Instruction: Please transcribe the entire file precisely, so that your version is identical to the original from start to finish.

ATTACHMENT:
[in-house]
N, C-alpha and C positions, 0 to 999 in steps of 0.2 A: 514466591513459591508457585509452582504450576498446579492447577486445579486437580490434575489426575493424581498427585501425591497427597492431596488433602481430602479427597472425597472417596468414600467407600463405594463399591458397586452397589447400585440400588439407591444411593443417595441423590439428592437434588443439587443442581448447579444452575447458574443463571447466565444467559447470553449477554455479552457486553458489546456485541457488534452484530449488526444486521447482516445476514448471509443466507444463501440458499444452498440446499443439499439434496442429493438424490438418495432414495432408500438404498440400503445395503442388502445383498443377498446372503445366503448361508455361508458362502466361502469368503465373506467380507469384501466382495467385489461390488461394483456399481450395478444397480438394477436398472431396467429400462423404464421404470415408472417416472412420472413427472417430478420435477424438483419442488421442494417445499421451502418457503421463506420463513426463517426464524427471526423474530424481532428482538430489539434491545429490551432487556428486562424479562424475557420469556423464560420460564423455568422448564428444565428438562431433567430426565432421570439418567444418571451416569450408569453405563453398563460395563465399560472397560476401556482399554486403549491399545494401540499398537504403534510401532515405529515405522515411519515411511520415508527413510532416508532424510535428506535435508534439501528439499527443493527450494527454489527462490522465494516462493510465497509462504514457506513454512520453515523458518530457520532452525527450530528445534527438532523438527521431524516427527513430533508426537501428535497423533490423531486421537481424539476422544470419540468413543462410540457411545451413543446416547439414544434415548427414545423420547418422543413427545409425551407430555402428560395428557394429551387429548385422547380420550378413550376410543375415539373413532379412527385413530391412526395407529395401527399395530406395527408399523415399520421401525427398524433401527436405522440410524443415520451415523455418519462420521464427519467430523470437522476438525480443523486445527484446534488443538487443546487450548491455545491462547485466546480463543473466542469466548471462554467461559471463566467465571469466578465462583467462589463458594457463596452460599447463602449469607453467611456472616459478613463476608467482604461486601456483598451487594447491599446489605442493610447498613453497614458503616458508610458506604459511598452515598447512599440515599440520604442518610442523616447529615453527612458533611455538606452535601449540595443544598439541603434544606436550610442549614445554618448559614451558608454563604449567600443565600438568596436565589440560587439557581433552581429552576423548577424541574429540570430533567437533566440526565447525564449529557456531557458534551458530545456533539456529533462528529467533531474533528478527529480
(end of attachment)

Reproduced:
[in-house]
N, C-alpha and C positions, 0 to 999 in steps of 0.2 A: 514466591513459591508457585509452582504450576498446579492447577486445579486437580490434575489426575493424581498427585501425591497427597492431596488433602481430602479427597472425597472417596468414600467407600463405594463399591458397586452397589447400585440400588439407591444411593443417595441423590439428592437434588443439587443442581448447579444452575447458574443463571447466565444467559447470553449477554455479552457486553458489546456485541457488534452484530449488526444486521447482516445476514448471509443466507444463501440458499444452498440446499443439499439434496442429493438424490438418495432414495432408500438404498440400503445395503442388502445383498443377498446372503445366503448361508455361508458362502466361502469368503465373506467380507469384501466382495467385489461390488461394483456399481450395478444397480438394477436398472431396467429400462423404464421404470415408472417416472412420472413427472417430478420435477424438483419442488421442494417445499421451502418457503421463506420463513426463517426464524427471526423474530424481532428482538430489539434491545429490551432487556428486562424479562424475557420469556423464560420460564423455568422448564428444565428438562431433567430426565432421570439418567444418571451416569450408569453405563453398563460395563465399560472397560476401556482399554486403549491399545494401540499398537504403534510401532515405529515405522515411519515411511520415508527413510532416508532424510535428506535435508534439501528439499527443493527450494527454489527462490522465494516462493510465497509462504514457506513454512520453515523458518530457520532452525527450530528445534527438532523438527521431524516427527513430533508426537501428535497423533490423531486421537481424539476422544470419540468413543462410540457411545451413543446416547439414544434415548427414545423420547418422543413427545409425551407430555402428560395428557394429551387429548385422547380420550378413550376410543375415539373413532379412527385413530391412526395407529395401527399395530406395527408399523415399520421401525427398524433401527436405522440410524443415520451415523455418519462420521464427519467430523470437522476438525480443523486445527484446534488443538487443546487450548491455545491462547485466546480463543473466542469466548471462554467461559471463566467465571469466578465462583467462589463458594457463596452460599447463602449469607453467611456472616459478613463476608467482604461486601456483598451487594447491599446489605442493610447498613453497614458503616458508610458506604459511598452515598447512599440515599440520604442518610442523616447529615453527612458533611455538606452535601449540595443544598439541603434544606436550610442549614445554618448559614451558608454563604449567600443565600438568596436565589440560587439557581433552581429552576423548577424541574429540570430533567437533566440526565447525564449529557456531557458534551458530545456533539456529533462528529467533531474533528478527529480